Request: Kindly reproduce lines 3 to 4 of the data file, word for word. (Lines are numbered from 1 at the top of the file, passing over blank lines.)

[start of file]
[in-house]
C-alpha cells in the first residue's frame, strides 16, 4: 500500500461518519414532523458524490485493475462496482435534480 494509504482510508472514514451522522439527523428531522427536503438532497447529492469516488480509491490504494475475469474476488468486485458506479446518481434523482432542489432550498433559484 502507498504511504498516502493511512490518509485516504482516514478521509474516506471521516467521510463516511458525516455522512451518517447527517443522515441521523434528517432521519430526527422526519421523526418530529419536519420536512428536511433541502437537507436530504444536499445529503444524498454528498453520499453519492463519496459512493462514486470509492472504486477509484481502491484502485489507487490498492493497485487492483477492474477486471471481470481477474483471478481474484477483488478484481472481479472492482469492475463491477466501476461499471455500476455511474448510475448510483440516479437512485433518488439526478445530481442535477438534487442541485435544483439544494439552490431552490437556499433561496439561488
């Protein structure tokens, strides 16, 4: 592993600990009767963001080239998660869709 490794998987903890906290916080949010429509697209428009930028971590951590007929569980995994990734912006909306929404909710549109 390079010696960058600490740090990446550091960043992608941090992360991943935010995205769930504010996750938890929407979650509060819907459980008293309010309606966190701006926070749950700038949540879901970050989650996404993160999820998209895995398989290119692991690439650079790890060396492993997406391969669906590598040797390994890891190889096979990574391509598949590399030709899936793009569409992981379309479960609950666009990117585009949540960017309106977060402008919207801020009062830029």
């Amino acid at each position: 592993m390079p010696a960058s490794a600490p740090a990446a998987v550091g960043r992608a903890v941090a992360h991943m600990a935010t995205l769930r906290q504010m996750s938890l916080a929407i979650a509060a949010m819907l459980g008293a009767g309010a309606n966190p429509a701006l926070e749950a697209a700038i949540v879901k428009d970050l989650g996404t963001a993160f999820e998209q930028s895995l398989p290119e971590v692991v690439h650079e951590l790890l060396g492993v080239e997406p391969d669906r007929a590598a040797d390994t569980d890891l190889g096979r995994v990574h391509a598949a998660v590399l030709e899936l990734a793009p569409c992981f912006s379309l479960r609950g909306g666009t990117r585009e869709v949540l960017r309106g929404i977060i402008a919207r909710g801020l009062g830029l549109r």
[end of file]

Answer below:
């Protein structure tokens, strides 16, 4: 592993600990009767963001080239998660869709 490794998987903890906290916080949010429509697209428009930028971590951590007929569980995994990734912006909306929404909710549109 390079010696960058600490740090990446550091960043992608941090992360991943935010995205769930504010996750938890929407979650509060819907459980008293309010309606966190701006926070749950700038949540879901970050989650996404993160999820998209895995398989290119692991690439650079790890060396492993997406391969669906590598040797390994890891190889096979990574391509598949590399030709899936793009569409992981379309479960609950666009990117585009949540960017309106977060402008919207801020009062830029």
């Amino acid at each position: 592993m390079p010696a960058s490794a600490p740090a990446a998987v550091g960043r992608a903890v941090a992360h991943m600990a935010t995205l769930r906290q504010m996750s938890l916080a929407i979650a509060a949010m819907l459980g008293a009767g309010a309606n966190p429509a701006l926070e749950a697209a700038i949540v879901k428009d970050l989650g996404t963001a993160f999820e998209q930028s895995l398989p290119e971590v692991v690439h650079e951590l790890l060396g492993v080239e997406p391969d669906r007929a590598a040797d390994t569980d890891l190889g096979r995994v990574h391509a598949a998660v590399l030709e899936l990734a793009p569409c992981f912006s379309l479960r609950g909306g666009t990117r585009e869709v949540l960017r309106g929404i977060i402008a919207r909710g801020l009062g830029l549109r």